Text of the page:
Cat Videos Improve Mental Health
The next time you are sitting at your laptop stressing over the work you need to finish or the bills you have to pay, stop and switch gears for a little while. In fact, you might want to take a break and find a few cute cat videos to watch. That's right, cat videos. Despite being every comedian's favorite focus for mockery, cat videos may have received a bum rap from those who call them a colossal waste of time. According to new research, spending time viewing cat videos might actually be good for you.
The study, which was conducted at Indiana University's Media School in Bloomington, found that looking at videos of various cat antics may help improve your mood and provide a mental health boost.1 The subjects were nearly 7,000 people who responded to a social media survey of questions about their online viewing habits.
The participants provided a self-assessment of their personality traits and reported on their cat video watching behavior as well as the feelings these videos generated in them. A majority of the volunteers--60 percent--said they like cats and dogs, while 36 percent identified themselves specifically as cat people. But regardless of whether they prefer cats over dogs or aren't particularly devoted to any species of animal, the subjects were all positively affected emotionally from looking at cat videos. Go figure!
After watching cat videos, the participants reported experiencing a reduction in negative emotions including sadness, annoyance, and anxiety. This held true even when they were watching the videos while they should have been doing work or studying. Instead of increasing their stress levels over procrastinating or developing guilt, they generally said they felt a measure of pleasure that hadn't existed prior to their video viewing.
Who is the typical audience for the plethora of cat videos so readily found on the Internet? The data compiled from the survey responses suggests that it was mainly those who own cats and individuals who consider themselves to be shy and agreeable who are the most likely to view the frolicking felines. But they were not always actively looking for cat videos. Only in 25 percent of cases were the cat videos the volunteers watched actively sought out. The remaining 75 percent came up as the viewers were just jumping around on the Internet.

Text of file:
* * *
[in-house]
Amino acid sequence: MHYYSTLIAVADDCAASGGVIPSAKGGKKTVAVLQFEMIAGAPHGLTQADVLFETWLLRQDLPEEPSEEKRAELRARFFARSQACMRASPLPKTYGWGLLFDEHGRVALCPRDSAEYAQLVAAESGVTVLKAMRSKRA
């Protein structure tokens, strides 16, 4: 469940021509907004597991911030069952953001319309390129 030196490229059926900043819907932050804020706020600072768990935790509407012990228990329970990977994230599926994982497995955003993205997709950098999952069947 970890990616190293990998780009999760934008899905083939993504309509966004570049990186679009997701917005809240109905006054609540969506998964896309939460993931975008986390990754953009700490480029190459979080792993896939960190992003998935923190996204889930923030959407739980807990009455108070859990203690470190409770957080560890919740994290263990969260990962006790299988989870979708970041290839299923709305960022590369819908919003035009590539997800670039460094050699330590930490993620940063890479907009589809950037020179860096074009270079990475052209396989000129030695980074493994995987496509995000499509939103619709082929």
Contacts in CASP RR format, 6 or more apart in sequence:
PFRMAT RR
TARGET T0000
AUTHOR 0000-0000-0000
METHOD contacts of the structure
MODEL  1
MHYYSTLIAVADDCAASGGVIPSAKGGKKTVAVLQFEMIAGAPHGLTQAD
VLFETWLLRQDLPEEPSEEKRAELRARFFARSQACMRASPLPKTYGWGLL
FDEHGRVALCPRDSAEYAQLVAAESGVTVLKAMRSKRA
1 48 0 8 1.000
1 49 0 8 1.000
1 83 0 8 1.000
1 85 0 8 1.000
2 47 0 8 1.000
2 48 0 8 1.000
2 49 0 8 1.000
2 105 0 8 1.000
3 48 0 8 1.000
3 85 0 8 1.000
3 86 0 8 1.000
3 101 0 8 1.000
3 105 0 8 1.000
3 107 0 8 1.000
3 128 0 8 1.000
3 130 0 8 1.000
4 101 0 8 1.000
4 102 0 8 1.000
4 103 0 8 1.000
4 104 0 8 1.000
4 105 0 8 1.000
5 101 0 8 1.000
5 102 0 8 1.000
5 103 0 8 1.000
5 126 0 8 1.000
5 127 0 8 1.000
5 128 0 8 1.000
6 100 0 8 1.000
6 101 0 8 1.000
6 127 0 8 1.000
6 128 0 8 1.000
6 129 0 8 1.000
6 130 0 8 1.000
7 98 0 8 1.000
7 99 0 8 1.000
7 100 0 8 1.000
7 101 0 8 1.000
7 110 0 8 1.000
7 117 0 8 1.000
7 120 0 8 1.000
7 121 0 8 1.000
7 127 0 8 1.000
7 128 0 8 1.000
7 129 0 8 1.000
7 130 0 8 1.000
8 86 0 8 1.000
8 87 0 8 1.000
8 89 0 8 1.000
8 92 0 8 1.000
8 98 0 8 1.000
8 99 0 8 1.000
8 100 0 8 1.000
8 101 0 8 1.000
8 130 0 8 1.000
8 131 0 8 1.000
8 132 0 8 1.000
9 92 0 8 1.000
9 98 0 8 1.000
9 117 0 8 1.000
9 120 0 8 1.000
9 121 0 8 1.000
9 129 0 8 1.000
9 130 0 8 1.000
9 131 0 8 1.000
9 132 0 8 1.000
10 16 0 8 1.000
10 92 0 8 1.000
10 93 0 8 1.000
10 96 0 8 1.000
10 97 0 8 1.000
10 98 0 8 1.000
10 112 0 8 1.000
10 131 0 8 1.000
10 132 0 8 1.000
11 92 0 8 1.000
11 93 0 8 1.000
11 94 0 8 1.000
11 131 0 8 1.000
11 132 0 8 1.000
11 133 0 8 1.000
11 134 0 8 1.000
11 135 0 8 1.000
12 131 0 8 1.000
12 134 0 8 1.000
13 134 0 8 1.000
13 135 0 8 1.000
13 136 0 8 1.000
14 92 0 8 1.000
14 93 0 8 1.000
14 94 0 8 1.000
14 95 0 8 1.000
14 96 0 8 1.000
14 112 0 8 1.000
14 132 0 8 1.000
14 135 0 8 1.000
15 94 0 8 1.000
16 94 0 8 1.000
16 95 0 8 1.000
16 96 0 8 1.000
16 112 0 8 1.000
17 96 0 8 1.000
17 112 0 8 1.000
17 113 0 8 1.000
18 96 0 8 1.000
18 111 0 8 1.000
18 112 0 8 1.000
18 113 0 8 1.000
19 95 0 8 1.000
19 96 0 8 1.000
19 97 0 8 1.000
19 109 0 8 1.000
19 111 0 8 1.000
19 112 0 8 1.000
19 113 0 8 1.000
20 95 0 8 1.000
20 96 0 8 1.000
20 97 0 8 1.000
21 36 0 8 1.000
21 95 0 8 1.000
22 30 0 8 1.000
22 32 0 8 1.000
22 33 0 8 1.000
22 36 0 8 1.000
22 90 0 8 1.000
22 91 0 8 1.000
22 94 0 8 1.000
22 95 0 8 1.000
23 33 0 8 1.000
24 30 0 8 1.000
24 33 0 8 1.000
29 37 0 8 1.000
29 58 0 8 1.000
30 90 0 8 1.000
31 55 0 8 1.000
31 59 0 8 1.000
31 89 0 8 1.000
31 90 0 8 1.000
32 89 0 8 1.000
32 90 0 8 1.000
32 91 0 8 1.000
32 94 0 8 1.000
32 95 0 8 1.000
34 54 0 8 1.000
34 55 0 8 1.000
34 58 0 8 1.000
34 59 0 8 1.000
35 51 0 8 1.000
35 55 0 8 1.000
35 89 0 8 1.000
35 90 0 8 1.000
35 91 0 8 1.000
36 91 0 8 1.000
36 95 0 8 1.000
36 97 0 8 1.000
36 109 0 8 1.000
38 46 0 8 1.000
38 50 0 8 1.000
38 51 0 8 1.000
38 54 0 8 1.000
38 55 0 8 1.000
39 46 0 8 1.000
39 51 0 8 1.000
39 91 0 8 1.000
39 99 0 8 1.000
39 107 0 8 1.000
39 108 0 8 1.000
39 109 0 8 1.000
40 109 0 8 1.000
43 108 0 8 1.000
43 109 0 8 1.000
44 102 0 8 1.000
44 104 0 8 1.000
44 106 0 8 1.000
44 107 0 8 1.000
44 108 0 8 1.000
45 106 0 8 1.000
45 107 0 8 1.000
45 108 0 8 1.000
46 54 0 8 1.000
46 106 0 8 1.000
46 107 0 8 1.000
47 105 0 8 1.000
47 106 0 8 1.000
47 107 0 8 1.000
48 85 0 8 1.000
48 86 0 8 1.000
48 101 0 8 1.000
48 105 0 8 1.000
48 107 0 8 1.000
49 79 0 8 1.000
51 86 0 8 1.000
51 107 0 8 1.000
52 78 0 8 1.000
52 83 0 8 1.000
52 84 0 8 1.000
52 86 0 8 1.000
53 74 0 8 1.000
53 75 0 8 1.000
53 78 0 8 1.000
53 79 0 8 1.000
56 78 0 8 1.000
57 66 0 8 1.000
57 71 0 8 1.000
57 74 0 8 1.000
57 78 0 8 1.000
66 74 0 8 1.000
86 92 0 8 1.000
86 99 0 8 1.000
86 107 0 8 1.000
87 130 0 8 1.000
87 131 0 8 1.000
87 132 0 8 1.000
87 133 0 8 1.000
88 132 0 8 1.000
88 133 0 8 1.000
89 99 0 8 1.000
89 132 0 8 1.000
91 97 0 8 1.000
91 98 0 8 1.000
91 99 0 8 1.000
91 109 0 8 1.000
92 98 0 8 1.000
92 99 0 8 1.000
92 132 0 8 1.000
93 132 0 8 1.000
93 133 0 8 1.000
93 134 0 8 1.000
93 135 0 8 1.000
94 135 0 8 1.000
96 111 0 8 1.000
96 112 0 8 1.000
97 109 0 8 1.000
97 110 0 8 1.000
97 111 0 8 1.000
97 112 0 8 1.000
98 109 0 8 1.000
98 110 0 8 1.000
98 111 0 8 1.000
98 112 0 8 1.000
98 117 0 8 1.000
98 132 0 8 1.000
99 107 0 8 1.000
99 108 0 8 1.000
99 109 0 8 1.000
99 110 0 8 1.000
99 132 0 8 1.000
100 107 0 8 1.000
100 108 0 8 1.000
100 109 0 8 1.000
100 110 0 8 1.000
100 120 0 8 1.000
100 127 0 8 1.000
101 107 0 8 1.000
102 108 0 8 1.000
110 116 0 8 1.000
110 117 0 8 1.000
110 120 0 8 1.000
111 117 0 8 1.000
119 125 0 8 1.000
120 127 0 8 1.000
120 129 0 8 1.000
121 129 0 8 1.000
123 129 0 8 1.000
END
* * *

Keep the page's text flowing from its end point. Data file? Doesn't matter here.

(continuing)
Clearly, the survey respondents were hardly alone in their selection of cat videos to view. A 2015 Pew Research Center report found that 45 percent of the videos people post to YouTube involve their cat or another animal.2 Incredibly, more than two million cat videos have been posted on YouTube to date, and these videos have a mind-staggering 26 billion (yes, that's billion with a b) views, making cat videos by far the most popular viewing category on YouTube.
Now, this research does leave a lot of information unexplained, such as how long a viewer watched their cat videos before their mood began to elevate. It is possible that just one or two minutes of the cute kitties will do the trick and start your spirits soaring. But is there such as a thing as too much of a good thing? After all, there is a big difference between grabbing a few minutes of entertainment versus several hours of mindless watching. Whereas a couple of quick videos might be just right to brighten your mood and help you take on the next task on your agenda with renewed vigor, spending two hours viewing video after video just seems wrong on so many levels. Aside from the utter lack of productivity, it means you are sitting and getting no exercise whatsoever, which we all know takes a health toll if it becomes a habit.
The point of this study, ultimately, may not be so much about cat videos per se, but to provide a reminder that we all need to stop what we're doing from time to time in order to do something we enjoy for a little while. Whether it's a time out from studying, a quick work break, or just a change of pace during the day, take a few minutes out to indulge in whatever brings you pleasure. If that's a cat video, great--there are plenty out there for you to peruse. If instead it can be found in a quick phone call to a loved one, a mini session of stretching to get the blood flowing, or reading a few pages of a book, that's fine too. Anything that can provide that brief escape and put a smile on your face is well worth it.
- 1. Kraft, Amy. "Cat videos may be good for your health." CBS News. 17 June 2015. Accessed 24 June 2015. http://www.cbsnews.com/news/cat-videos-good-for-your-health/
- 2. Anderson, Monica. "5 facts about online video, for YouTube's 10th birthday." Pew Research Center. 12 February 2015. Accessed 25 June 2015. http://www.pewresearch.org/fact-tank/2015/02/12/5-facts-about-online-video-for-youtubes-10th-birthday/